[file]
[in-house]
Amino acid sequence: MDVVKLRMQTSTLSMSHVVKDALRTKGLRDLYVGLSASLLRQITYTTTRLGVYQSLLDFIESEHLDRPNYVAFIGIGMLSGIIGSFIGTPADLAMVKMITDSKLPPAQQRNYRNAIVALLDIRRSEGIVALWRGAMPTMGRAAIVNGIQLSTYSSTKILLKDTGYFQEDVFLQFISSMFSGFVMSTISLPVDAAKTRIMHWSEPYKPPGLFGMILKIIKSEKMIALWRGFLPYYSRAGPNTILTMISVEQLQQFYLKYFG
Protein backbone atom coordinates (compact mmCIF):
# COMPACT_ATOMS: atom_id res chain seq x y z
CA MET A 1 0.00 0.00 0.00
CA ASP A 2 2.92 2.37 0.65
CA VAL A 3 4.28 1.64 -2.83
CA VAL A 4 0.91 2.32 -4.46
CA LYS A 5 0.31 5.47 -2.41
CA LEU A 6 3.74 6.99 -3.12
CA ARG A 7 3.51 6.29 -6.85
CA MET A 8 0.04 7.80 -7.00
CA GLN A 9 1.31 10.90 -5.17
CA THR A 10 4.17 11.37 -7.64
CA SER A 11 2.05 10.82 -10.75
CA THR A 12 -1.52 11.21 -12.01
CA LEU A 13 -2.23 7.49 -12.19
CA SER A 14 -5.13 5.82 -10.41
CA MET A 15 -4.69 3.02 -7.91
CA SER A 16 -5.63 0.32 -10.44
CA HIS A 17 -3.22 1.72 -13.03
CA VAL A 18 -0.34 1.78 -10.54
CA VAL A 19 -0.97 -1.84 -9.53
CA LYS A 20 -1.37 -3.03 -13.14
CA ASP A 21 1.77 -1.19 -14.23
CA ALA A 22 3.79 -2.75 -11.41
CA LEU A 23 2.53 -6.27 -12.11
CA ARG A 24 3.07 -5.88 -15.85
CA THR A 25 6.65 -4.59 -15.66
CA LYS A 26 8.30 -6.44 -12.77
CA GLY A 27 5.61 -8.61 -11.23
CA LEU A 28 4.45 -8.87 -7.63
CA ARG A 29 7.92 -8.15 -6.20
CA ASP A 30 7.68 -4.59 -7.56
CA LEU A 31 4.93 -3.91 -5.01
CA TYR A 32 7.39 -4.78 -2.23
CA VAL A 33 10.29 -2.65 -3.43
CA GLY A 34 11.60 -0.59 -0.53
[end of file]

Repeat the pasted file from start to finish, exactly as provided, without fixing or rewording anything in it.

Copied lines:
[in-house]
Amino acid sequence: MDVVKLRMQTSTLSMSHVVKDALRTKGLRDLYVGLSASLLRQITYTTTRLGVYQSLLDFIESEHLDRPNYVAFIGIGMLSGIIGSFIGTPADLAMVKMITDSKLPPAQQRNYRNAIVALLDIRRSEGIVALWRGAMPTMGRAAIVNGIQLSTYSSTKILLKDTGYFQEDVFLQFISSMFSGFVMSTISLPVDAAKTRIMHWSEPYKPPGLFGMILKIIKSEKMIALWRGFLPYYSRAGPNTILTMISVEQLQQFYLKYFG
Protein backbone atom coordinates (compact mmCIF):
# COMPACT_ATOMS: atom_id res chain seq x y z
CA MET A 1 0.00 0.00 0.00
CA ASP A 2 2.92 2.37 0.65
CA VAL A 3 4.28 1.64 -2.83
CA VAL A 4 0.91 2.32 -4.46
CA LYS A 5 0.31 5.47 -2.41
CA LEU A 6 3.74 6.99 -3.12
CA ARG A 7 3.51 6.29 -6.85
CA MET A 8 0.04 7.80 -7.00
CA GLN A 9 1.31 10.90 -5.17
CA THR A 10 4.17 11.37 -7.64
CA SER A 11 2.05 10.82 -10.75
CA THR A 12 -1.52 11.21 -12.01
CA LEU A 13 -2.23 7.49 -12.19
CA SER A 14 -5.13 5.82 -10.41
CA MET A 15 -4.69 3.02 -7.91
CA SER A 16 -5.63 0.32 -10.44
CA HIS A 17 -3.22 1.72 -13.03
CA VAL A 18 -0.34 1.78 -10.54
CA VAL A 19 -0.97 -1.84 -9.53
CA LYS A 20 -1.37 -3.03 -13.14
CA ASP A 21 1.77 -1.19 -14.23
CA ALA A 22 3.79 -2.75 -11.41
CA LEU A 23 2.53 -6.27 -12.11
CA ARG A 24 3.07 -5.88 -15.85
CA THR A 25 6.65 -4.59 -15.66
CA LYS A 26 8.30 -6.44 -12.77
CA GLY A 27 5.61 -8.61 -11.23
CA LEU A 28 4.45 -8.87 -7.63
CA ARG A 29 7.92 -8.15 -6.20
CA ASP A 30 7.68 -4.59 -7.56
CA LEU A 31 4.93 -3.91 -5.01
CA TYR A 32 7.39 -4.78 -2.23
CA VAL A 33 10.29 -2.65 -3.43
CA GLY A 34 11.60 -0.59 -0.53